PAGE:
July 2 through August 29, 1982
Jonas dos Santos was born in Recife, the oldest city in Brazil, In 1947. He attended the Atelier de Artes Livres, Recife, and received the B.A. degree from the Escola de Arte, Recife in 1968. From 1968 to 1972 he studied at the Corcoran School of Art in Washington, D.C. He is the co-founder of both the Uniao Visual Studies, Recife (1969), and The Bird and the Dirt, Inc., which began in Washington in 1971.
Grants for performances were awarded in 1975 from the Secretaria de Cultura de S. Paulo, Brazil and in 1977 from Fundacao de Arte de Pernambuco, Brazil. In 1979 dos Santos was awarded a Gold Medal from the Museu de Arte Contemporanea, Olinda, Brazil. A National Endowment for the Arts Fellowship Grant for Performance was awarded to him in 1981.
The Bird and the Dirt, the performance group co-founded by Jonas dos Santos in 1971, received its name in an inspired fashion. Dressed in elaborate yet primitive costumes, the artist and a friend one day staged an impromptu performance at an exhibition of paintings of national parks and American landscapes at the National Collection of Fine Arts, in Washington, D.C. After observing the two and their organic attire, an elderly gallery visitor came up to them, and pointing first to one and then the other, said: “Oh, I see, you’re the bird, and you’re the dirt in the American parks.”
A pioneer of performance art, Jonas dos Santos began to work with costumes and installations while still an art student in Brazil in the late 1960’s. In many ways, his use of ritual, natural and recycled materials and theatrical costumes was shaped by the primitive religious celebrations and fanciful carnival garb of his native country. An early proponent of video art, dos Santos included video tapes in his special project for the 1975 S. Paulo Bienial.
His Morris Gallery installation, Americas: To Whom It May Concern, is a dazzling visual narrative of the peoples of North, Central and South America. A Post Office of the Americas, constructed from lengths of blue-picket fence, serves as a collection point for postcards filled out by gallery visitors. The prominent use of the color green is an allusion to the importance of the Amazon jungle, which provides 1/5 of the world’s supply of oxygen. Using humble materials and vivid, representational images dos Santos creates a work of power and resonance, which addresses the timely issues of inter-American friendship and the perils of nuclear war.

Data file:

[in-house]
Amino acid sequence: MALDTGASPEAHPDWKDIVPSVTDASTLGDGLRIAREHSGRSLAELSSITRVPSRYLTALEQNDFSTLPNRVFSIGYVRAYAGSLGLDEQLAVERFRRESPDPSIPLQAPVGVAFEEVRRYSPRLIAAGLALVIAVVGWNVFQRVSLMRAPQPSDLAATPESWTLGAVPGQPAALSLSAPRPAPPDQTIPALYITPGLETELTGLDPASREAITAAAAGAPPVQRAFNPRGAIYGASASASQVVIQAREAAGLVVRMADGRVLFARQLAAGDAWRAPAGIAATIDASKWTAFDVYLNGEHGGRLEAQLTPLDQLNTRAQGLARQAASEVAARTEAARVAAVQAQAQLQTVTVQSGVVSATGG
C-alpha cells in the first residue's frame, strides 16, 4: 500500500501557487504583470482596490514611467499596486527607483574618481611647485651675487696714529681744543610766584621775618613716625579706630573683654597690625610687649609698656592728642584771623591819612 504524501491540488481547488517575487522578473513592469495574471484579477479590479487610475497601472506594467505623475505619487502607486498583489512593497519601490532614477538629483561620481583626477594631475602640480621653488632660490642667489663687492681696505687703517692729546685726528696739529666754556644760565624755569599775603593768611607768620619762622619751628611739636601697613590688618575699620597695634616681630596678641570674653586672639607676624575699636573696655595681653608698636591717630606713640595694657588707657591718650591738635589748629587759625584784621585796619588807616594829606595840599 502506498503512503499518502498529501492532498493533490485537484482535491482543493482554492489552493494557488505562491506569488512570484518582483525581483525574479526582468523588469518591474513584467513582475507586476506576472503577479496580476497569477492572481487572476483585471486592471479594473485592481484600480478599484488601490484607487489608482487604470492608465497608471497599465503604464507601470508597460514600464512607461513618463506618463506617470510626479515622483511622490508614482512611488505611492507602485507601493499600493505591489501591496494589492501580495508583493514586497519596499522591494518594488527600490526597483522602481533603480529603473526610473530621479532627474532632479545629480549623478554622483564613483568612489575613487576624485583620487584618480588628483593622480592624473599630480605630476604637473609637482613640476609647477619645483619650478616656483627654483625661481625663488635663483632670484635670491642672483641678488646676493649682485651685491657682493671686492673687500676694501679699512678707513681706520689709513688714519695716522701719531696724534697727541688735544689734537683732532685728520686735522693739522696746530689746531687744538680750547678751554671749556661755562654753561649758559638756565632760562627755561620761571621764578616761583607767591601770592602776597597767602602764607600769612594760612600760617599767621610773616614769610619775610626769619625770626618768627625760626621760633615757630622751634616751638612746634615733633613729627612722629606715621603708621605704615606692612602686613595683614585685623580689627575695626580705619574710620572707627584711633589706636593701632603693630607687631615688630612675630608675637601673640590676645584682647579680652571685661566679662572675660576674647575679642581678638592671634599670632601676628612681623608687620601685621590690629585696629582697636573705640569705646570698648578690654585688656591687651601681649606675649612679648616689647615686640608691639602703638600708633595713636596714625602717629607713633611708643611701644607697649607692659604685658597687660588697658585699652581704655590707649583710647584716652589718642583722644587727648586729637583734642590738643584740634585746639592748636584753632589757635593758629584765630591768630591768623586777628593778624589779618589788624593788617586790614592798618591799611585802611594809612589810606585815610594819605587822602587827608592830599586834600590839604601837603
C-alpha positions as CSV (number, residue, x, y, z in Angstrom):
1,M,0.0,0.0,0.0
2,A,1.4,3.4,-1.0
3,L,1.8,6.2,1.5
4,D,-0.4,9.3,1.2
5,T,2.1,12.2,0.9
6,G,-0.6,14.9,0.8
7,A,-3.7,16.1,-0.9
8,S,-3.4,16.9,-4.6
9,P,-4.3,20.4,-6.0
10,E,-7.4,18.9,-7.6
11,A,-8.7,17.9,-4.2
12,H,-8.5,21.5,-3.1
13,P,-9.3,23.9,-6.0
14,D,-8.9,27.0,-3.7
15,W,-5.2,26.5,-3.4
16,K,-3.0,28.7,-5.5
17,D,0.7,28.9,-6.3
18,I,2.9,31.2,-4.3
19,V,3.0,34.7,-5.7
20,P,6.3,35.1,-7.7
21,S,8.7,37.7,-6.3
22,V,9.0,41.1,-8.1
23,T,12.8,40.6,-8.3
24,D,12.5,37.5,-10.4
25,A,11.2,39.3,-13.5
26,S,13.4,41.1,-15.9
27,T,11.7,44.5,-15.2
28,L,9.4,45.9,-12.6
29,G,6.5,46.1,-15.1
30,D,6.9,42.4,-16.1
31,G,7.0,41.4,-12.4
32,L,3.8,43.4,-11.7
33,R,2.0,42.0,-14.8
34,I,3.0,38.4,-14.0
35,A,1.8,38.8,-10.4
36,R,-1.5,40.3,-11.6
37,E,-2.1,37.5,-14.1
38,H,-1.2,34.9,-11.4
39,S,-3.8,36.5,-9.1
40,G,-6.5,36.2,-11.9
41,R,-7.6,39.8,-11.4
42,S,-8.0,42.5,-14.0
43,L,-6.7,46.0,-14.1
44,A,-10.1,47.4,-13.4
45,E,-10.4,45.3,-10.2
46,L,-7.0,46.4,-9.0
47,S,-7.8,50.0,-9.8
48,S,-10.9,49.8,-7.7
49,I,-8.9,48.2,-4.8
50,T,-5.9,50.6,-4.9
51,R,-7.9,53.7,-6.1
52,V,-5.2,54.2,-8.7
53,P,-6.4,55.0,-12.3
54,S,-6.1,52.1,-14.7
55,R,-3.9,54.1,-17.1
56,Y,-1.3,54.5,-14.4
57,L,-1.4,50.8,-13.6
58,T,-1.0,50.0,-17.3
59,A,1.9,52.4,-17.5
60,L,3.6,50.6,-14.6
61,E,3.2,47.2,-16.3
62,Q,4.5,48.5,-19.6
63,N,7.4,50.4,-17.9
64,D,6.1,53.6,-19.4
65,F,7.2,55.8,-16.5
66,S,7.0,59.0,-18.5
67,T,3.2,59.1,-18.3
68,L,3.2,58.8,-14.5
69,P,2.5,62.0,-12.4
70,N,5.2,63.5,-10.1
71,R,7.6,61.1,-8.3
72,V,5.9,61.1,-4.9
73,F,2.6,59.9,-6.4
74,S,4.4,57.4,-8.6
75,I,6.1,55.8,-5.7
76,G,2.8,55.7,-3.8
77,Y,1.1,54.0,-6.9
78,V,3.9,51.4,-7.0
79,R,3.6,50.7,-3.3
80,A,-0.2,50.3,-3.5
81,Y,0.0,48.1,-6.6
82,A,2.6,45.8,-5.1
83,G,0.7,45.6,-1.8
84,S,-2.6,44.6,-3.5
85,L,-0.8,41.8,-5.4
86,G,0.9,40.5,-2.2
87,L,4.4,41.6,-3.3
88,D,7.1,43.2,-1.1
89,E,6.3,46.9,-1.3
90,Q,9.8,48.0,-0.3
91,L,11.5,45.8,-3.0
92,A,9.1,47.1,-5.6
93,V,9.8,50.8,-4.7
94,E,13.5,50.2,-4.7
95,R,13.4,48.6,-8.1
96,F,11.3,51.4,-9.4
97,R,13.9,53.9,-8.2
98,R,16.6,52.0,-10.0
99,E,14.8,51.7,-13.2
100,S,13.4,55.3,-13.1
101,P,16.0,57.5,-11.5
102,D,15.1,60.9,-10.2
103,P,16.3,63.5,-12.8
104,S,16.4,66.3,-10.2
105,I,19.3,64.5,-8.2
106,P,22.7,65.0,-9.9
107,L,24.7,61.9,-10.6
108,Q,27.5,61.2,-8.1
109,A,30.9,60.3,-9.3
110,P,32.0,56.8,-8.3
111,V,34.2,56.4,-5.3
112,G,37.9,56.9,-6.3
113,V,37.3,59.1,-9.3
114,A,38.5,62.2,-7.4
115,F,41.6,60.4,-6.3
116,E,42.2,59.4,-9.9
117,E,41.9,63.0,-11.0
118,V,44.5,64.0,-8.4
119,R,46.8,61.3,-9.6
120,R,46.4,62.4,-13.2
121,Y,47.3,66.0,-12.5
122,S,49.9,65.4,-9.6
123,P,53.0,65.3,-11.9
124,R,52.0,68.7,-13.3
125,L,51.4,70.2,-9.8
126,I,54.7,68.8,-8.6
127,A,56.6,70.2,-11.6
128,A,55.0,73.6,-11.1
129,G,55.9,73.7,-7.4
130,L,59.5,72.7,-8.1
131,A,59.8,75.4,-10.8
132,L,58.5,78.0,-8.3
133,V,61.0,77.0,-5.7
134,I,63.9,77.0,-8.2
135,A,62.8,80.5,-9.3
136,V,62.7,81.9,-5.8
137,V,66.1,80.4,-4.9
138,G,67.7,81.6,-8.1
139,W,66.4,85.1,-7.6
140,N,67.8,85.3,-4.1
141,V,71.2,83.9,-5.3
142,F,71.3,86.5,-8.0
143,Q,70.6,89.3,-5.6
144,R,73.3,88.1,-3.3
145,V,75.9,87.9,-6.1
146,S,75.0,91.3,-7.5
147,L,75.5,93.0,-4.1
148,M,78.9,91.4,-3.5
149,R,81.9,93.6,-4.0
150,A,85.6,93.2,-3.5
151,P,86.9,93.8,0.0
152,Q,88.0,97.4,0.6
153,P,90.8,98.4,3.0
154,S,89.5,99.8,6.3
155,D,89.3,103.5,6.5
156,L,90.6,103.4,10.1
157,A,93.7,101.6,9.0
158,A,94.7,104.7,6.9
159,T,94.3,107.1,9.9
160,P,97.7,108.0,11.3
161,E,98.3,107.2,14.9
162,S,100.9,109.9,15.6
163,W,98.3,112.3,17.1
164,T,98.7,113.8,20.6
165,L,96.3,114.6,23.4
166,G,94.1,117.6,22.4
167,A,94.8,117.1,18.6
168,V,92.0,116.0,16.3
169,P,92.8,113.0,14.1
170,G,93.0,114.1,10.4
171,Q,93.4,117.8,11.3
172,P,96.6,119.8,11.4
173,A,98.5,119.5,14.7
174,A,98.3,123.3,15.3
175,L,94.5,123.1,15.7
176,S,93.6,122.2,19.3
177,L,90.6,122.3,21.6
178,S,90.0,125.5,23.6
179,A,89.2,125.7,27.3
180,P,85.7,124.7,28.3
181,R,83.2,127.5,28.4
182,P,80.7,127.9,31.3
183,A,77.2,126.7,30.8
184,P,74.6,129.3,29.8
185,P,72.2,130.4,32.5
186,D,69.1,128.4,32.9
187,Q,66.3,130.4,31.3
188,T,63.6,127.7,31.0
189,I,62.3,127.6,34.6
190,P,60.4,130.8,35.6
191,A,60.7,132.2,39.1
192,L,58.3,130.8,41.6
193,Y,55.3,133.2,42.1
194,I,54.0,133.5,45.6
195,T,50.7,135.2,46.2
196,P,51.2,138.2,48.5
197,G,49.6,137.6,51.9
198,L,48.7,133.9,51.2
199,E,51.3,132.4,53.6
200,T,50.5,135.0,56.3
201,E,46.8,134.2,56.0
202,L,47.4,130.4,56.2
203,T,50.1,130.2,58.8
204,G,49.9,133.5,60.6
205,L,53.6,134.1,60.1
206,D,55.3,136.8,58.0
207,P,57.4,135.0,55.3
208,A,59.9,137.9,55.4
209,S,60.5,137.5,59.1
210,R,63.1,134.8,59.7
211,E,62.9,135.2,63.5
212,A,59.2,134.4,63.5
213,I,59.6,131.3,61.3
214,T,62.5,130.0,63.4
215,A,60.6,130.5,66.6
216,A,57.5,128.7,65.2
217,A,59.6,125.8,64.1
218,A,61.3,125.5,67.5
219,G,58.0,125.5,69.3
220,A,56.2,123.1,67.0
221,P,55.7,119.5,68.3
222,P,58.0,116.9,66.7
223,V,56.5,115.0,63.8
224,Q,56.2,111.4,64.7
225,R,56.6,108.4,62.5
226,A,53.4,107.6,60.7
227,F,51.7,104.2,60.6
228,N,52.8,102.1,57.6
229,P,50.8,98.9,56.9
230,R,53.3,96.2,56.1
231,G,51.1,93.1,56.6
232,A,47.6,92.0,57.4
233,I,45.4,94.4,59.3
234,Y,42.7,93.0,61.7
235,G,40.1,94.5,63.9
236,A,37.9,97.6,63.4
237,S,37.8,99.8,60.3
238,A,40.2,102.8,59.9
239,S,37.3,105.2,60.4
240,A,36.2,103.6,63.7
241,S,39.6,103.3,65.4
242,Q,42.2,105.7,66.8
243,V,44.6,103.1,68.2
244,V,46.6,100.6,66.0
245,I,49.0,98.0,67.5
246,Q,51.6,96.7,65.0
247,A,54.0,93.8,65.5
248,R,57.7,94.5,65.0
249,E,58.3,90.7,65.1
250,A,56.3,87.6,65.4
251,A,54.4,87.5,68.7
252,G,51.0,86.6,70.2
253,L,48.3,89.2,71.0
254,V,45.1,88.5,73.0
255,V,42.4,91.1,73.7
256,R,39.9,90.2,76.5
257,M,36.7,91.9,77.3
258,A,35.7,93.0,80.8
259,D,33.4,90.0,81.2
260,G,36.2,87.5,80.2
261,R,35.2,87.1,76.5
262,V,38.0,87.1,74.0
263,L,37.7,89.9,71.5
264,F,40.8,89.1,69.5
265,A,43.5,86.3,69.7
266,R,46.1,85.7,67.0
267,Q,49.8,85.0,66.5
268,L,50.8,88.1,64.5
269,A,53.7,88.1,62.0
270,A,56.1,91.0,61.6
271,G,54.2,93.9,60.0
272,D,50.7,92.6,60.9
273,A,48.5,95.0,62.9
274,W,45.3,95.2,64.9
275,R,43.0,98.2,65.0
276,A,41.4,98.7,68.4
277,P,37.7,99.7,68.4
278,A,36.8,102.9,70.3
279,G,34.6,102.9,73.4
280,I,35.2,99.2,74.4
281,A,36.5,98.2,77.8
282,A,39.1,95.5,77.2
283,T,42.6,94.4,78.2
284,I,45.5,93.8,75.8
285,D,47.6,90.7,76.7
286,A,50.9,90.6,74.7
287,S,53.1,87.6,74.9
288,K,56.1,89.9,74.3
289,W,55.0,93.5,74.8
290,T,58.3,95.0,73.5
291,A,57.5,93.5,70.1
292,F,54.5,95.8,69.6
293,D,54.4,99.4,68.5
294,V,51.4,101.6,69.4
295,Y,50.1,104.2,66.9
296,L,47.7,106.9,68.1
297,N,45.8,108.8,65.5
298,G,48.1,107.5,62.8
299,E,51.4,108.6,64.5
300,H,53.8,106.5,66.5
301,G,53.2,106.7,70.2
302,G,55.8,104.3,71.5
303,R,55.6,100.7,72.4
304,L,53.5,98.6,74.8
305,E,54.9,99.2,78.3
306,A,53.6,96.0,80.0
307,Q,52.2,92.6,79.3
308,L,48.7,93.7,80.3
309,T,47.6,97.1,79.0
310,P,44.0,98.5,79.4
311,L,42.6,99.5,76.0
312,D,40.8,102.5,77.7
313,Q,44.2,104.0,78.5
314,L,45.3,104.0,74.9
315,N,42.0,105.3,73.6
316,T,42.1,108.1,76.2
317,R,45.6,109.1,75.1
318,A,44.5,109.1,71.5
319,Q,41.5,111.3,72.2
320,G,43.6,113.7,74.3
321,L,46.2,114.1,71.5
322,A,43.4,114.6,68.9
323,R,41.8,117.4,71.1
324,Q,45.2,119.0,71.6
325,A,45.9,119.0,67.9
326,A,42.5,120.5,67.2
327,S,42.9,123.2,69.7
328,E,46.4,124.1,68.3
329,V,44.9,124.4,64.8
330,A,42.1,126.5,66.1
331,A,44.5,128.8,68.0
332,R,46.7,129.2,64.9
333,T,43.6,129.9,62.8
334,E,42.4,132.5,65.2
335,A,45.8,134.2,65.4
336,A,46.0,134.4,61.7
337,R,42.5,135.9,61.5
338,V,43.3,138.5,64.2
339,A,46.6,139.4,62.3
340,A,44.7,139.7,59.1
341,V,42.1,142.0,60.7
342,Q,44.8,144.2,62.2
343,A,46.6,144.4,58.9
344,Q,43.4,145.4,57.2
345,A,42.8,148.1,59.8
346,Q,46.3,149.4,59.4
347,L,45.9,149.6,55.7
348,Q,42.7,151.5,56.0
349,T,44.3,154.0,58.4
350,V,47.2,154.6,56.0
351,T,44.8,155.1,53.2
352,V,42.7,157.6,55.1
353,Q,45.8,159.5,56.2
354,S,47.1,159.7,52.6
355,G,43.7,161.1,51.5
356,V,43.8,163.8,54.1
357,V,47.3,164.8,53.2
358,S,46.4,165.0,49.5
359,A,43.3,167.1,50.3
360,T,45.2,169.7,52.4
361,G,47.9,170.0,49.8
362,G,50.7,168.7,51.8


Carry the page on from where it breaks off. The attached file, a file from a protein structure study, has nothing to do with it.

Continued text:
Coordinator, Morris Gallery
“The Postcard Ritual”
A Performance at the Morris Gallery
Thursday, July 1, 1982
Jonas dos Santos
Jonas dos Santos will give an informal gallery talk on his installation July 23, 1982.
Special Thanks to all those who helped with this exhibition:
Sandra D. Rizen, Dot French, Glenda Frye, Brandywine Graphic Workshop, Mary Klaus, Barbara Sosson Design
Jonas dos Santos
Exhibitions and Performances:
Impromptu Performances; presentations to National Collection of Fine Arts, the Corcoran Gallery of Art, the Renwick Gallery, Washington, DC
Exhibit and performance at Art Barn, Washington, DC
Salome and Her Mother, SACA, Washington, DC
Biography of an Artist, Georgetown University, Washington, DC
A Trilogy: Salome and Her Mother, Fatima, A Story of Some Saints and Sisters,
Spanish American Community Program in the Arts, Washington, DC
Fatima and the Cantata, television production, WETA-TV, Washington, DC
Fatima de Spinner and the Tent, color special, WETA-TV
Barroca, presentation and videotaping, Renwick Gallery, Washington, DC
Adding to our Forms, presentation and videotaping, Atrium, Corcoran Gallery, Washington, DC
Visit to the Five Sense Store, National Collection of Fine Arts, DC
Logos — Danca do Caju, performance, Henri Gallery, Washington, DC
Construction of the Green Man, performance for Sycon ’73
Committee for the Future, Washington, DC
American Old Age: A Ritual Simplified of Bodily Chemical Contamination, Philadelphia Museum of Art Tortura Machinery, performance, St. Thomas Parish, Washington, DC
Claonirica, Wolf Trap Farm Park, Vienna, VA
Ruthonia Double Solo, The Cold Blooded Fraternity, City Celebration, Washington, DC
Experimental workshop and cultural research, Carnival performance, Olinda, Brazil
An Initiation, Georgetown University, Washington, DC
Retrospective Exhibition, Private Arts Foundation, Washington, DC
Seven, Glen Echo Ballroom, Glen Echo, MD
Cultural … .E, Kalorama Park, Washington, DC
Ago-Agora, African Heritage Center, Washington, DC
Dog Dreams, for the City of Boston, Boston, MA
La Fiesta de La Came, The Corcoran Gallery of Art, Washington, DC
Kula, performance at Heartworks Studio, New York City
Reza /Lung, Fordham University Chapel, Lincoln Center, New York City
Errata I, performance for the Spanish Community, Kalorama Park, Washington, DC
Errata //, exhibition and performance, Birmingham Museum of Art, Birmingham, AL
Anthropological Research, Northeast Brazil